The complaint states that the defendant then contacted the Mango Decentralized Autonomous Organization ("DAO")—the Mango Markets blockchain operator—to negotiate his return of some of the digital assets that he had "borrowed," conditioned on Mango Markets agreeing, among other things, to not pursue any criminal investigations or freeze the defendant's funds. The defendant agreed to return approximately $67 million in digital assets but retained about $47 million, according to the complaint.
This case represents the first CFTC enforcement action involving DeFi manipulation and fraud and the third CFTC DeFi action overall in a relatively short span of time, since January 2022. The first two were actions against Polymarket in January 2022 and Ooki DAO in September 2022. This trend suggests that the CFTC is attuned to DeFi developments and focused on this space. Two CFTC commissioners released statements concurrent with the announcement of the complaint suggesting that the CFTC is just getting started. For instance, Commissioner Kristen Johnson noted that she supports the CFTC using its "existing authority to vigorously pursue misconduct ... in novel venues like a decentralized digital asset exchange." Commissioner Caroline Pham noted that this enforcement action makes clear that perpetual futures can constitute a swap, which brings such a scheme within the CFTC's jurisdiction.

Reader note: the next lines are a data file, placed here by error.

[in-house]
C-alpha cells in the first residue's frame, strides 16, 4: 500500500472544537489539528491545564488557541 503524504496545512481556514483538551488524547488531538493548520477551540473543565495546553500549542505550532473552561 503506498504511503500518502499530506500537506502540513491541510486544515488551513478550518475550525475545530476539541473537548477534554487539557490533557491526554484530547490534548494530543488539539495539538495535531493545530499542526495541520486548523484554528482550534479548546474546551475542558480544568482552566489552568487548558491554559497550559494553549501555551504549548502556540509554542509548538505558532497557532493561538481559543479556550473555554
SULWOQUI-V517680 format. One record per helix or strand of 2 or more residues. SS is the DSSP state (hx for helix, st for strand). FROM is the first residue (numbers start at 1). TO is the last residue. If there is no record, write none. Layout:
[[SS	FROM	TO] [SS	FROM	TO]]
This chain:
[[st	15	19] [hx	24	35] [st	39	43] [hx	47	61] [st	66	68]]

As to perpetual futures, it is interesting that, although the product is called a perpetual "futures," a product over which the CFTC also has jurisdiction, the CFTC characterized it as a swap. This may be because the CFTC has lost several cases (e.g., CFTC v. Zelener, 373 F.3d 861 (7th Cir. 2004); CFTC v. Erskine, 512 F.3d 309 (6th Cir. 2008)) in which it sought to characterize products as futures; and the definition of "swap" in the Commodity Exchange Act ("CEA"), the statute the CFTC administers, is quite broad and possibly easier to apply to particular new products. The CFTC has also stated in the past that the name given to a product does not dictate its legal treatment.
The case is also a notable example of cooperation and coordination among the CFTC, DOJ, and SEC in the DeFi enforcement space. In that regard, the CFTC's Division of Enforcement has an Office of Cooperative Enforcement, which "provides expert help and technical assistance with case development and trials to U.S. Attorneys' Offices, other federal and state ... agencies, and international authorities." The CFTC's Mango Markets enforcement press release makes clear that it is working closely with the DOJ and the SEC (which charged the defendant with manipulating MNGO, "a so-called governance token that was offered and sold as a security"), to crack down on various fraudulent schemes involving digital assets. Relatedly, DOJ's criminal complaint against the defendant was unsealed on December 27, 2022.
Two Key Takeaways
- The CFTC and other federal agencies are focused on DeFi misconduct.
- Though DeFi is new, the statutes cited in enforcement actions administered by the CFTC, DOJ, and SEC (including the CEA, securities laws, or wire fraud) are not new. Therefore, DeFi innovators wishing to avoid a federal enforcement action would be well advised to become familiar with the applicable federal regulatory scheme.